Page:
Now, 9265 is actually the next four digits in Pi. So 3.14159265 now gives us Ma Turtle Bone Shell. If you picture your mom (or whatever image “Ma” conjures up for you) wearing a large, bleached, bony turtle shell… you have the first 9 digits of pi contained in a single image.

This one will take some practice. But with a little practice you will be able to look at the numbers and automatically read them as letter-sounds.

Three easy steps to practice, and you can master this technique in 1 week.

  1. A couple of times a day, quiz yourself on which letter sounds the numbers represent. Write down the numbers 0-9, and then list what sounds each represents. Pick a random number and list its associated sounds. Do this until you get it right every time.
  2. Do it in reverse: pick random words or words on signs or pages or on the TV, and translate them into the numbers they would represent. This tends to be easier, and is a good way to get familiar with linking letters to number sounds.
  3. Write down a number of at least 5 digits. It can be random, or a telephone number or any other number. Set a timer for 2 minutes and see how many words you can make to represent that number. If you can’t make a word or words from the number sounds you’re given, remember, W, H and Y are freebies. Drop them in and see if it gives you more options to work with.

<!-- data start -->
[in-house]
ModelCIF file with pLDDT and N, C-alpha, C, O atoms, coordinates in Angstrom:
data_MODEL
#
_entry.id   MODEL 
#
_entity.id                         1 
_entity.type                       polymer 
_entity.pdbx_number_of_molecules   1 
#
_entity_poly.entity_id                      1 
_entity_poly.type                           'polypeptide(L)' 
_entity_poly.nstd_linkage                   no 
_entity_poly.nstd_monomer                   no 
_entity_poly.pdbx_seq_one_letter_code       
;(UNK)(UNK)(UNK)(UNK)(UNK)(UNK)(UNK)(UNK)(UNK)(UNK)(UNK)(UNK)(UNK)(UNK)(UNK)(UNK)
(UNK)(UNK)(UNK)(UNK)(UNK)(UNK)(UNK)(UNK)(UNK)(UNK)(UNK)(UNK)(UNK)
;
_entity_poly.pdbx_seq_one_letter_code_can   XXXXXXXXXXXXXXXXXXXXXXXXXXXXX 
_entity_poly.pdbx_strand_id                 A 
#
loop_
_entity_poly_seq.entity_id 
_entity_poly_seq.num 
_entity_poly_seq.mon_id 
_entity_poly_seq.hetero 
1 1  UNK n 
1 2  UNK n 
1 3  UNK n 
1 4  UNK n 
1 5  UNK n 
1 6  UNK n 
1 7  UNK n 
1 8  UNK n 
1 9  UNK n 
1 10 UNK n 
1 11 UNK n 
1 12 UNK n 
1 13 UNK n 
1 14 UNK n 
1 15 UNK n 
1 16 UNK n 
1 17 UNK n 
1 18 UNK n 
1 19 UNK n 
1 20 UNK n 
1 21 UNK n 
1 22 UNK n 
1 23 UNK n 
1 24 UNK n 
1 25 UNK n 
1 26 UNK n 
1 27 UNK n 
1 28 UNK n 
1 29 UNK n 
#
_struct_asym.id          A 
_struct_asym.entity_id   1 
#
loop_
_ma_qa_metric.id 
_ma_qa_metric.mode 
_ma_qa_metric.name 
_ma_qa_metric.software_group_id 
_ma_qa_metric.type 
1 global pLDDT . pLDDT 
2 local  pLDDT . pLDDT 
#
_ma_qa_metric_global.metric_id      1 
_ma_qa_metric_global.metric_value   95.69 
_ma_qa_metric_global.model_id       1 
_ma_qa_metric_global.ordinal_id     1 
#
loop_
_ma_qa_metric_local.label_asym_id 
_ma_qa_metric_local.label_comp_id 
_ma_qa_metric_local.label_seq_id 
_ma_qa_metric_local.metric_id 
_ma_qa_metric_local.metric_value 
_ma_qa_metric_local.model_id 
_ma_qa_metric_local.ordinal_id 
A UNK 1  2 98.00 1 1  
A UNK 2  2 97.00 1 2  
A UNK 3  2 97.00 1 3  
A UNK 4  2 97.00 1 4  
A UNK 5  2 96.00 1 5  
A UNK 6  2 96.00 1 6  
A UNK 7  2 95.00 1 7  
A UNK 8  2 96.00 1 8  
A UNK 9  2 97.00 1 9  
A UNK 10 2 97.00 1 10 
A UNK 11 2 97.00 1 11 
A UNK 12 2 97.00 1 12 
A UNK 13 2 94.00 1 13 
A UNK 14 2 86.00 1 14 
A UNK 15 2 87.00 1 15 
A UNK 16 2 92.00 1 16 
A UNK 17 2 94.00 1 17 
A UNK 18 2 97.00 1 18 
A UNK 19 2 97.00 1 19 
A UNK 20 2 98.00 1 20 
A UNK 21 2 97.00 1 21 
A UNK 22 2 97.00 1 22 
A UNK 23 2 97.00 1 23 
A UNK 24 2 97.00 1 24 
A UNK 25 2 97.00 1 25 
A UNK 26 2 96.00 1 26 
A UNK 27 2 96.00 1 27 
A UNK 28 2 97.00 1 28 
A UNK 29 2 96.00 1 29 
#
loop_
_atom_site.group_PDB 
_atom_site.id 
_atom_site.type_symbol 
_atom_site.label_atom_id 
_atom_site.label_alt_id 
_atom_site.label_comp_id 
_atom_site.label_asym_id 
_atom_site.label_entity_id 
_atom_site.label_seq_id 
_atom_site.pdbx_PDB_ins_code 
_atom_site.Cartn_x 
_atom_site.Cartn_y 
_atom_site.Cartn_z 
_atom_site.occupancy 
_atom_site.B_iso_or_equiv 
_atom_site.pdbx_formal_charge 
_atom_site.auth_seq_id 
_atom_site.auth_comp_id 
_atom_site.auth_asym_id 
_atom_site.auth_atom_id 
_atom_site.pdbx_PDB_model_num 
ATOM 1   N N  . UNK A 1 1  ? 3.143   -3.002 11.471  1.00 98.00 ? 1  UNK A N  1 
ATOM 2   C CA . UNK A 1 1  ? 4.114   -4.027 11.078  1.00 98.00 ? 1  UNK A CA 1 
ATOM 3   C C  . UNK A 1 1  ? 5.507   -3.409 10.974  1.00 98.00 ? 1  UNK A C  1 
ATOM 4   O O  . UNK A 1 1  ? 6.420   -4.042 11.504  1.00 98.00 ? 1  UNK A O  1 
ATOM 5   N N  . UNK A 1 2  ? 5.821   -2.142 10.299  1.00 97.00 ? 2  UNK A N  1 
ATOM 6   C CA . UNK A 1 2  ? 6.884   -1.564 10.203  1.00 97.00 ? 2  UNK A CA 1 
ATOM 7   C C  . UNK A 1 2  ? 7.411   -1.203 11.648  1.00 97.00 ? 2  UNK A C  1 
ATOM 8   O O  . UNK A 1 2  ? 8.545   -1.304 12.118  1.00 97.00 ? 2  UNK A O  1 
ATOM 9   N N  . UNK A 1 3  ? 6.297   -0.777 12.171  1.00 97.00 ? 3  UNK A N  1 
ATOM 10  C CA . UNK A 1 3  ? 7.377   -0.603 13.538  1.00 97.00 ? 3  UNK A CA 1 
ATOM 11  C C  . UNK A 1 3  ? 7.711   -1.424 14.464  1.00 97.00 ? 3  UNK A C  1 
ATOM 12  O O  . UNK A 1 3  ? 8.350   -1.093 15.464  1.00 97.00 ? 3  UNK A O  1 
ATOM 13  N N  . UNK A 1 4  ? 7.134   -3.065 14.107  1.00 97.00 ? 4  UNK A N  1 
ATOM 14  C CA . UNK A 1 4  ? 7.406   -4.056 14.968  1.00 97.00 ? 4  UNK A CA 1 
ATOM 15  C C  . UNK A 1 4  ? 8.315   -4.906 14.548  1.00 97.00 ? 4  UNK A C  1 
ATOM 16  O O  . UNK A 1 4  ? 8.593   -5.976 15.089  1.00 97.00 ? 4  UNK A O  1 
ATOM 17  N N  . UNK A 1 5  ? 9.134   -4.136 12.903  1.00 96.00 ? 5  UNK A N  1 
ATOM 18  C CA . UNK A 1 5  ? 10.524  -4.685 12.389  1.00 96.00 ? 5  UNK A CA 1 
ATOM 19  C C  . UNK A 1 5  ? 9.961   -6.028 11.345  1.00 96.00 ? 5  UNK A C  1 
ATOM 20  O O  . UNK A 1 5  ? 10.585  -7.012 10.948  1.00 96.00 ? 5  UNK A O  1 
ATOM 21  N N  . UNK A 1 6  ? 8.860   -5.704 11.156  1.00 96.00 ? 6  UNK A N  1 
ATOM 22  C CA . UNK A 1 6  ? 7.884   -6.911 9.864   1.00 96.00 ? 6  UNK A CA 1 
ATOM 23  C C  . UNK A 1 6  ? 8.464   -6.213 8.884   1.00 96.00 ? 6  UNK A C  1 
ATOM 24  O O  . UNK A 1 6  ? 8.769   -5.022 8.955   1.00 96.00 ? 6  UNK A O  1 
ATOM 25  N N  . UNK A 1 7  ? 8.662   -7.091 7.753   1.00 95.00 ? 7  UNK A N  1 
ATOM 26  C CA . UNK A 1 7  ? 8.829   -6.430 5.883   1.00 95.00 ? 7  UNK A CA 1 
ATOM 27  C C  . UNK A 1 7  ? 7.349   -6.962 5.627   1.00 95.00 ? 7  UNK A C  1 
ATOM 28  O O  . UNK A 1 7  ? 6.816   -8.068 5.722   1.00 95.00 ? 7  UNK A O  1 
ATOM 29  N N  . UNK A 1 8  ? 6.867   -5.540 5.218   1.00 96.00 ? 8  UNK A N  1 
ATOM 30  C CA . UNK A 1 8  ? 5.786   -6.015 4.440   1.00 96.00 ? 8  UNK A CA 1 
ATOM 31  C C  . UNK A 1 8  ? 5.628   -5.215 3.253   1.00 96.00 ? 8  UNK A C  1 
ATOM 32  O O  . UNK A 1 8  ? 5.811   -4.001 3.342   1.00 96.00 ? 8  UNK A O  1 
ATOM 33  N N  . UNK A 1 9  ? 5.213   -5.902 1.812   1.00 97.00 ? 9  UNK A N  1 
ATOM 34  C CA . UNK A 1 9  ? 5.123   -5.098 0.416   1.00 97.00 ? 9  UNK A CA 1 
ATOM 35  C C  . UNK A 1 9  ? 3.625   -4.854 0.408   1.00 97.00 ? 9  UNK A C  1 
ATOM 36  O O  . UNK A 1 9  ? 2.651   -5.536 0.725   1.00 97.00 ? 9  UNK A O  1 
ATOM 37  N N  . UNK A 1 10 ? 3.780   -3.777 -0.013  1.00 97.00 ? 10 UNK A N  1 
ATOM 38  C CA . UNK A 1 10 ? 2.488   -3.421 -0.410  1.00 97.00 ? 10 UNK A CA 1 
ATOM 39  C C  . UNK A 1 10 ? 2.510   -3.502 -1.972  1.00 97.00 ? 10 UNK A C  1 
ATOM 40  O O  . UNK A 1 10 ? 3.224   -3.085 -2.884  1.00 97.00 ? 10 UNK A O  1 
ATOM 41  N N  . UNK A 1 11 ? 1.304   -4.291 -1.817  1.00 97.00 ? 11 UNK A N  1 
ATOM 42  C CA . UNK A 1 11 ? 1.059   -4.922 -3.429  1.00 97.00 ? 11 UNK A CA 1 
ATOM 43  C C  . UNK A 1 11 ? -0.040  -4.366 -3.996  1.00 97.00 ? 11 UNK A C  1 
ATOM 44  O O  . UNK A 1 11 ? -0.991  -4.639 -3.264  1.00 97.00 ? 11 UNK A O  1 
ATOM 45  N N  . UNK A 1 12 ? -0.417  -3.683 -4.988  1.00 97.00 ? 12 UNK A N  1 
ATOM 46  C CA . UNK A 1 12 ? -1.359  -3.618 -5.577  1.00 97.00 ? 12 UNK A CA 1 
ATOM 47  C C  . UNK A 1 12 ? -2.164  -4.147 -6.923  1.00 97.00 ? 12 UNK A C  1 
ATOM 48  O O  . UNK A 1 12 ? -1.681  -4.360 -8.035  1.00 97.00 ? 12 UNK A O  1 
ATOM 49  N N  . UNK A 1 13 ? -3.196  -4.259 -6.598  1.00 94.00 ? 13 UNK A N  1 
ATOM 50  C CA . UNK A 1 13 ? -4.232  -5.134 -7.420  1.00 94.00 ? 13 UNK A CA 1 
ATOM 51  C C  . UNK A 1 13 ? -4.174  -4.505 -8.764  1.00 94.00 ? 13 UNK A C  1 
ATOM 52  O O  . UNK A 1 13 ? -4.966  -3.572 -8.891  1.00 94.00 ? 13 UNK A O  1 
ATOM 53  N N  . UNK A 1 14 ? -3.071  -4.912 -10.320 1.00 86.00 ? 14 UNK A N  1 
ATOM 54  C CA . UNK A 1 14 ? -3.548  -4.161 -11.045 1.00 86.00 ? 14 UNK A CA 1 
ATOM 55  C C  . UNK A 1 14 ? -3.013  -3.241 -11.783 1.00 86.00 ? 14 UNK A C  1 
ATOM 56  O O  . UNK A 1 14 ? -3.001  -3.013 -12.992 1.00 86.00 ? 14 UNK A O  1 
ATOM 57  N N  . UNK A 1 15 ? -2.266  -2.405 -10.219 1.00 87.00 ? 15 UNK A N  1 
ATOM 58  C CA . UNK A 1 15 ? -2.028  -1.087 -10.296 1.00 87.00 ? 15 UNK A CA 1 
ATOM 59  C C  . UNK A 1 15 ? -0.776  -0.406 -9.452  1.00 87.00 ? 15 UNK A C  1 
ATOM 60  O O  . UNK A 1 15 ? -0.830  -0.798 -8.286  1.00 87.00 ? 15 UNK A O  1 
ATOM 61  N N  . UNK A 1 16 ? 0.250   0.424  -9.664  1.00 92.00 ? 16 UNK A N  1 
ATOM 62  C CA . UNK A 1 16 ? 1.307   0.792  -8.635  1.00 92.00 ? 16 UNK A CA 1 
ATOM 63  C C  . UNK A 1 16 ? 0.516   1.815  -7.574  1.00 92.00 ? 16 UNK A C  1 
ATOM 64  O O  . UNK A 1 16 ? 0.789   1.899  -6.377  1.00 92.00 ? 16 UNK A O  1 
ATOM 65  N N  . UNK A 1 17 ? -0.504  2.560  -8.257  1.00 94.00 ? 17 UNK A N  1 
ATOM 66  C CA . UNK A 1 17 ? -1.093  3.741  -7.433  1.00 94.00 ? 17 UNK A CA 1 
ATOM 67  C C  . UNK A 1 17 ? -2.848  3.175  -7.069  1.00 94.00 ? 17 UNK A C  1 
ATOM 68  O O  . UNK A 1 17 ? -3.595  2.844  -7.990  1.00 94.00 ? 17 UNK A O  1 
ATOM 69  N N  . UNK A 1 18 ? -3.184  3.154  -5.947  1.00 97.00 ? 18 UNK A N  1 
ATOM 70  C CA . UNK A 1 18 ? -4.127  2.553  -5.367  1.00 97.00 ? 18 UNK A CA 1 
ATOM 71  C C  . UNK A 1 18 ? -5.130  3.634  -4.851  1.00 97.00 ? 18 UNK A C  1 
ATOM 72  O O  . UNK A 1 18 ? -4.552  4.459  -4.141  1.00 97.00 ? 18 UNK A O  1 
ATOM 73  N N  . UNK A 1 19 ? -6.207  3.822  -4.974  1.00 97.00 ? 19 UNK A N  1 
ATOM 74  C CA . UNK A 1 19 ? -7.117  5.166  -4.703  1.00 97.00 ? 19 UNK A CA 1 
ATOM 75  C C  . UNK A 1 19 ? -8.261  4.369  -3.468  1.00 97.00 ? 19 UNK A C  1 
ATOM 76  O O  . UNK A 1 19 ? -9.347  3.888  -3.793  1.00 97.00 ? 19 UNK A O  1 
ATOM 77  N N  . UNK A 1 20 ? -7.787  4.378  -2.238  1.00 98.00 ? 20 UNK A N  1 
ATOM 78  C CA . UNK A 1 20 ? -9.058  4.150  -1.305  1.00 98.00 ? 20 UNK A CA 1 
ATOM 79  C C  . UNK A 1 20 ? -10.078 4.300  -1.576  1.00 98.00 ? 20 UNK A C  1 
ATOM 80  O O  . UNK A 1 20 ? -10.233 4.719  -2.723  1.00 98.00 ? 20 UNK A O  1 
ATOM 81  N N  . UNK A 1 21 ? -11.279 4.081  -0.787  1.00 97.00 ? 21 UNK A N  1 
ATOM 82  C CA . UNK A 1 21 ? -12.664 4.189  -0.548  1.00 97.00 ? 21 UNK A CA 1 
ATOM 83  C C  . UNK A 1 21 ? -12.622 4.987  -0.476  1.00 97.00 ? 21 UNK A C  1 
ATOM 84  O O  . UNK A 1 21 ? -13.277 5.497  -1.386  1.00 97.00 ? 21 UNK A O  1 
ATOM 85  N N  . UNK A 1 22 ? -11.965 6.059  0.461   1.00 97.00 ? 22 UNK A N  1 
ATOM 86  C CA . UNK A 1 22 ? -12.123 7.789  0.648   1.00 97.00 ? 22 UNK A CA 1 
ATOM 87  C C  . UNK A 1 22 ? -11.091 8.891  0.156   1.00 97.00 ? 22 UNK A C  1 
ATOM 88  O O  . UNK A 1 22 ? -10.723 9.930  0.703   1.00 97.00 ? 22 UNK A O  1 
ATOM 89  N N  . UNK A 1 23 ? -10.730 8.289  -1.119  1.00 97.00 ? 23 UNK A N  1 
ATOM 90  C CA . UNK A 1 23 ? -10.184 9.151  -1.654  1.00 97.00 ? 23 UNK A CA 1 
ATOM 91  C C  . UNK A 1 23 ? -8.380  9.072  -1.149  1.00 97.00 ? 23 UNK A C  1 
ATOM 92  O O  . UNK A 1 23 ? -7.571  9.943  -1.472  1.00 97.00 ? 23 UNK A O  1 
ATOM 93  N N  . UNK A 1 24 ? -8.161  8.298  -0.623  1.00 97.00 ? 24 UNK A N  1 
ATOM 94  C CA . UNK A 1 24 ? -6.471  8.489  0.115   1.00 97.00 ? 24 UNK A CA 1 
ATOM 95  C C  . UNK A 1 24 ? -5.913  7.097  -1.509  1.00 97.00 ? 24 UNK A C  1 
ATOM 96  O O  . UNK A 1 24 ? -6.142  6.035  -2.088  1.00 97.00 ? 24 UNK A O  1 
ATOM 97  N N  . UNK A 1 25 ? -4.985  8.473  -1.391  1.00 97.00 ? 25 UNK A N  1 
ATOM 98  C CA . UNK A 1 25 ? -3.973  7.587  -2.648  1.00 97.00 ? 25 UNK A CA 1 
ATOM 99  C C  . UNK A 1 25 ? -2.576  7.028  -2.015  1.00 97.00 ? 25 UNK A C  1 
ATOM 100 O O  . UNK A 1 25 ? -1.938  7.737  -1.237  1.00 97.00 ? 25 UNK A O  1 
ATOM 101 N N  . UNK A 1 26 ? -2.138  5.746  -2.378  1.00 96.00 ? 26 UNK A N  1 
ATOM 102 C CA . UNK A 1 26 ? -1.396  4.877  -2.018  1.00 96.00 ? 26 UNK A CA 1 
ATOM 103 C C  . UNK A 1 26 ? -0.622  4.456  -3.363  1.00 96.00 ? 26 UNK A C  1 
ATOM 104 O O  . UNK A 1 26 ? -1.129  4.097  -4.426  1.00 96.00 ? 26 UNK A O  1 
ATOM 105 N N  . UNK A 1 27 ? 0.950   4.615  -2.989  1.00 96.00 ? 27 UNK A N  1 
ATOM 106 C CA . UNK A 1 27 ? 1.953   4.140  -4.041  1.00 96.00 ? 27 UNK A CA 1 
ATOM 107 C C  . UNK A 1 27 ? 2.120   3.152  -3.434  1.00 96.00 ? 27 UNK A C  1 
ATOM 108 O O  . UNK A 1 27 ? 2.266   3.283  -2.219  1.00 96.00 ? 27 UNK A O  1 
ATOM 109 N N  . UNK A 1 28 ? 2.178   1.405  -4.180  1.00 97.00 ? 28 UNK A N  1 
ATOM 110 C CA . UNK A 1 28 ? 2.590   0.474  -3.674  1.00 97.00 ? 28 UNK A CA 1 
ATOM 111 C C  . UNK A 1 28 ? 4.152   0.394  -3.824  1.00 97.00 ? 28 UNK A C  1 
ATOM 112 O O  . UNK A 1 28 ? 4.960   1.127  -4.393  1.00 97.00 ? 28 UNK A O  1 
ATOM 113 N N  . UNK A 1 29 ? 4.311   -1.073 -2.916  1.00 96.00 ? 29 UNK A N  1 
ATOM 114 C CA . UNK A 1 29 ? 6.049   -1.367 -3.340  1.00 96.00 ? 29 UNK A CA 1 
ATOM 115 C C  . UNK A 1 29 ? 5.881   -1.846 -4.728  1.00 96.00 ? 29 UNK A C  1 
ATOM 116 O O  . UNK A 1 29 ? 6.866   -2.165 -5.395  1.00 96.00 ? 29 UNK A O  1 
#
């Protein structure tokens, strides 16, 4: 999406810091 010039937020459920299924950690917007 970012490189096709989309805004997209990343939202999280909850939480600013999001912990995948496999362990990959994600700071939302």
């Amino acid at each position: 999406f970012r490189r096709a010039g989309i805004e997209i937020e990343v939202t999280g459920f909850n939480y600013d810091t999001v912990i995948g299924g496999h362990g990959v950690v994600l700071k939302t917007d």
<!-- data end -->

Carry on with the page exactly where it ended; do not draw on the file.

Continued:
This is a dense one, and probably the one technique that is more involved. But it is still simply substitution. You are substituting the numbers for letter sounds, which allows you to substitute numbers with words in order to create a mnemonic image you brain can hold onto.

It can seem daunting or overwhelming, but take it one step at a time. Learn the letter sounds first. Then practice turning words into numbers. THEN practice turning numbers into words. Do it in that order, and you’ll be good to go in a week, and ready to learn not only numbers like dates and phone numbers, part numbers and math constants, but you’ll be on your way to memorizing entire equations, and more.